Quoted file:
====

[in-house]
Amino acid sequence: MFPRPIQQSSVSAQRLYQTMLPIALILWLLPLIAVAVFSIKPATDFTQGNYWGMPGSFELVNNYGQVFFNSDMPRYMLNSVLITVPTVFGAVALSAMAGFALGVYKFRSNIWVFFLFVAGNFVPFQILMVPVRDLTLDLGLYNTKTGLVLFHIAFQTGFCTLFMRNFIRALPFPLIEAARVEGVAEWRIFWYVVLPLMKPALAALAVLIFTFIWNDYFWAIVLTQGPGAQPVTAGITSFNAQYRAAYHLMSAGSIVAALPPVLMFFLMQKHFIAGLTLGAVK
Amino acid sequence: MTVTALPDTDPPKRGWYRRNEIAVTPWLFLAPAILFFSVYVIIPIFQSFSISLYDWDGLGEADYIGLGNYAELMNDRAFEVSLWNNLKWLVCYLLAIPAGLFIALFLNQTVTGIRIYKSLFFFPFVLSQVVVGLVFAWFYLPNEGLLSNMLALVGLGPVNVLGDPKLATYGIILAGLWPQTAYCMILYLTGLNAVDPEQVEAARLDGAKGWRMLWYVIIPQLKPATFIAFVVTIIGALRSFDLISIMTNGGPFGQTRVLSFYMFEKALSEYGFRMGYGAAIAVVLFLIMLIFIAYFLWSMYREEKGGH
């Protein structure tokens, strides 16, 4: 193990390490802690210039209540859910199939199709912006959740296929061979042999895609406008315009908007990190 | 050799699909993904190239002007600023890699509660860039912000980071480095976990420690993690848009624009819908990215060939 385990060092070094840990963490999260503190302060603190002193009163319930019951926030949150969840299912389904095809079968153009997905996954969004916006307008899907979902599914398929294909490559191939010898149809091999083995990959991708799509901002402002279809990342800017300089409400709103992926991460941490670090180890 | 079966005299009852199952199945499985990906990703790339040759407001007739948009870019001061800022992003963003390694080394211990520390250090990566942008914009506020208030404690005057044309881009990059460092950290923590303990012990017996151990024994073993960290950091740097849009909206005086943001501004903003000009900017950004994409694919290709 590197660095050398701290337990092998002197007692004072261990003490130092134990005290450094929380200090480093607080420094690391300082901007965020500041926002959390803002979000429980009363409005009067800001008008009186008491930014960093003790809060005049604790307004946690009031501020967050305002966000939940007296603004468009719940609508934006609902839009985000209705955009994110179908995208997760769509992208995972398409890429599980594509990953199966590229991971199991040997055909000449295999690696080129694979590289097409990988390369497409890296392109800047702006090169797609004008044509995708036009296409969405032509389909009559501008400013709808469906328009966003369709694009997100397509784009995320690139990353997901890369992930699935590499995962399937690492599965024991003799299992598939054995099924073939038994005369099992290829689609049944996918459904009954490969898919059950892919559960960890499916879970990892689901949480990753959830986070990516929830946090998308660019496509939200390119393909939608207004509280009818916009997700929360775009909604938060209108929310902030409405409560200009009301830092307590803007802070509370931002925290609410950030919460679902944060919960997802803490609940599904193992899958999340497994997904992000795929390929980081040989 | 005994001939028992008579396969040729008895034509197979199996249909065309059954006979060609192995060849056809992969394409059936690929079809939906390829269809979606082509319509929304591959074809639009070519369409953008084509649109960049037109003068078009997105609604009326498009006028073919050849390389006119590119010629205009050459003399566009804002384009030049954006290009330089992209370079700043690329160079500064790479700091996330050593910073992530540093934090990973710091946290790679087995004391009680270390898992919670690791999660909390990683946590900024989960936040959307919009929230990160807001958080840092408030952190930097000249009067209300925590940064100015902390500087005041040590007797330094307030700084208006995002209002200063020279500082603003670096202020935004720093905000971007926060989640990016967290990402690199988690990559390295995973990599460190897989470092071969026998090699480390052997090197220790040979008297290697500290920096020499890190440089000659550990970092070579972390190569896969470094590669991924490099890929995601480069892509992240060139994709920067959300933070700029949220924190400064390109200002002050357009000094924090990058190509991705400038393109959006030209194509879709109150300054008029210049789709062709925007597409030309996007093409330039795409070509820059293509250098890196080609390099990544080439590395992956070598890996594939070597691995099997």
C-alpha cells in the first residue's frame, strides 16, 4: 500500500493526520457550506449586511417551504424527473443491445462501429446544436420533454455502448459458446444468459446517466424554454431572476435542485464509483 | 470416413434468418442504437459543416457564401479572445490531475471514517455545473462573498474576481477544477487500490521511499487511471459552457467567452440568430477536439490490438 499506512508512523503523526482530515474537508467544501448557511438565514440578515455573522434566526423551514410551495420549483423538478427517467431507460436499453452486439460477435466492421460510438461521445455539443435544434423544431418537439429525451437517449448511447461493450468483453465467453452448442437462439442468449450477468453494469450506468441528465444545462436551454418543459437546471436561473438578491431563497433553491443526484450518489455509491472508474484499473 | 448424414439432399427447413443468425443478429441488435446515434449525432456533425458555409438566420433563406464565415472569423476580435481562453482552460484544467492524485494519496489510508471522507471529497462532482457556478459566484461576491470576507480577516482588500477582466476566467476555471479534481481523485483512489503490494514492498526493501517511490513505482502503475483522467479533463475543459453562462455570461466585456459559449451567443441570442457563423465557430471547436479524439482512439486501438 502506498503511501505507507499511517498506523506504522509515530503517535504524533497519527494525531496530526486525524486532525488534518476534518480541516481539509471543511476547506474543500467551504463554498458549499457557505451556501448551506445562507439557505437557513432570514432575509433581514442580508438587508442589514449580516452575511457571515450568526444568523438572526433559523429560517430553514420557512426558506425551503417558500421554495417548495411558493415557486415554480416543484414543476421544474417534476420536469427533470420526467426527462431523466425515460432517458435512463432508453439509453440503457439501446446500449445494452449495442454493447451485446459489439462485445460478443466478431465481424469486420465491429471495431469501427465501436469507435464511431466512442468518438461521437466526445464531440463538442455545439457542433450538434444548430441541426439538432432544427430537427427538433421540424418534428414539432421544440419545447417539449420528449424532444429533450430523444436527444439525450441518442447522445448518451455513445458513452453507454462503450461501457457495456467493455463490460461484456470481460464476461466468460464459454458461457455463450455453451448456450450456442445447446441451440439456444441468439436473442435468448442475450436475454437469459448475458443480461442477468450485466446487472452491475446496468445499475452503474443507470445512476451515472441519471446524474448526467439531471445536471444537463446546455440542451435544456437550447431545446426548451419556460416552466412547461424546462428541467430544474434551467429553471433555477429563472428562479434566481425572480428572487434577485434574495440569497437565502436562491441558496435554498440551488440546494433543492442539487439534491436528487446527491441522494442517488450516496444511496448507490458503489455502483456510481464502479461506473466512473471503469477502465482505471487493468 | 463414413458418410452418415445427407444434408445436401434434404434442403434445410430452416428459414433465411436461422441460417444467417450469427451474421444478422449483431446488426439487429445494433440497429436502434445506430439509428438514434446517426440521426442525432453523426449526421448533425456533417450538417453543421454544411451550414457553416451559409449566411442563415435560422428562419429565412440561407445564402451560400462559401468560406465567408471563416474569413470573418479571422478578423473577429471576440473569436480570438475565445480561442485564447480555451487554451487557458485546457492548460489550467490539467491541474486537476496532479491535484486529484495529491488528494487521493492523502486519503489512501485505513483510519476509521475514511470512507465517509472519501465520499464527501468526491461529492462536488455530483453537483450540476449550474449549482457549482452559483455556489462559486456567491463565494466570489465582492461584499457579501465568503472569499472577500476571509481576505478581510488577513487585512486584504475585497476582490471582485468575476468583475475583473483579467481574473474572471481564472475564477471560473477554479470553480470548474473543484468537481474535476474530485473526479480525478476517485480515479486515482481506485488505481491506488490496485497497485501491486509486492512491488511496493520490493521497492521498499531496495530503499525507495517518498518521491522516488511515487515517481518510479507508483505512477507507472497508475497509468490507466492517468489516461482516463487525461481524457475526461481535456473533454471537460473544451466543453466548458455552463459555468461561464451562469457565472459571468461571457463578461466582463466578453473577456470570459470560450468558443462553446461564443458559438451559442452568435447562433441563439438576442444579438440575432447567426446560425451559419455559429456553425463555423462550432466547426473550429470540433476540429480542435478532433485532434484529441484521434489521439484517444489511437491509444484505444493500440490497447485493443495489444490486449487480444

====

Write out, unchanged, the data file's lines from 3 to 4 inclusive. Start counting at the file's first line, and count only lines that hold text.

Amino acid sequence: MTVTALPDTDPPKRGWYRRNEIAVTPWLFLAPAILFFSVYVIIPIFQSFSISLYDWDGLGEADYIGLGNYAELMNDRAFEVSLWNNLKWLVCYLLAIPAGLFIALFLNQTVTGIRIYKSLFFFPFVLSQVVVGLVFAWFYLPNEGLLSNMLALVGLGPVNVLGDPKLATYGIILAGLWPQTAYCMILYLTGLNAVDPEQVEAARLDGAKGWRMLWYVIIPQLKPATFIAFVVTIIGALRSFDLISIMTNGGPFGQTRVLSFYMFEKALSEYGFRMGYGAAIAVVLFLIMLIFIAYFLWSMYREEKGGH
């Protein structure tokens, strides 16, 4: 193990390490802690210039209540859910199939199709912006959740296929061979042999895609406008315009908007990190 | 050799699909993904190239002007600023890699509660860039912000980071480095976990420690993690848009624009819908990215060939 385990060092070094840990963490999260503190302060603190002193009163319930019951926030949150969840299912389904095809079968153009997905996954969004916006307008899907979902599914398929294909490559191939010898149809091999083995990959991708799509901002402002279809990342800017300089409400709103992926991460941490670090180890 | 079966005299009852199952199945499985990906990703790339040759407001007739948009870019001061800022992003963003390694080394211990520390250090990566942008914009506020208030404690005057044309881009990059460092950290923590303990012990017996151990024994073993960290950091740097849009909206005086943001501004903003000009900017950004994409694919290709 590197660095050398701290337990092998002197007692004072261990003490130092134990005290450094929380200090480093607080420094690391300082901007965020500041926002959390803002979000429980009363409005009067800001008008009186008491930014960093003790809060005049604790307004946690009031501020967050305002966000939940007296603004468009719940609508934006609902839009985000209705955009994110179908995208997760769509992208995972398409890429599980594509990953199966590229991971199991040997055909000449295999690696080129694979590289097409990988390369497409890296392109800047702006090169797609004008044509995708036009296409969405032509389909009559501008400013709808469906328009966003369709694009997100397509784009995320690139990353997901890369992930699935590499995962399937690492599965024991003799299992598939054995099924073939038994005369099992290829689609049944996918459904009954490969898919059950892919559960960890499916879970990892689901949480990753959830986070990516929830946090998308660019496509939200390119393909939608207004509280009818916009997700929360775009909604938060209108929310902030409405409560200009009301830092307590803007802070509370931002925290609410950030919460679902944060919960997802803490609940599904193992899958999340497994997904992000795929390929980081040989 | 005994001939028992008579396969040729008895034509197979199996249909065309059954006979060609192995060849056809992969394409059936690929079809939906390829269809979606082509319509929304591959074809639009070519369409953008084509649109960049037109003068078009997105609604009326498009006028073919050849390389006119590119010629205009050459003399566009804002384009030049954006290009330089992209370079700043690329160079500064790479700091996330050593910073992530540093934090990973710091946290790679087995004391009680270390898992919670690791999660909390990683946590900024989960936040959307919009929230990160807001958080840092408030952190930097000249009067209300925590940064100015902390500087005041040590007797330094307030700084208006995002209002200063020279500082603003670096202020935004720093905000971007926060989640990016967290990402690199988690990559390295995973990599460190897989470092071969026998090699480390052997090197220790040979008297290697500290920096020499890190440089000659550990970092070579972390190569896969470094590669991924490099890929995601480069892509992240060139994709920067959300933070700029949220924190400064390109200002002050357009000094924090990058190509991705400038393109959006030209194509879709109150300054008029210049789709062709925007597409030309996007093409330039795409070509820059293509250098890196080609390099990544080439590395992956070598890996594939070597691995099997």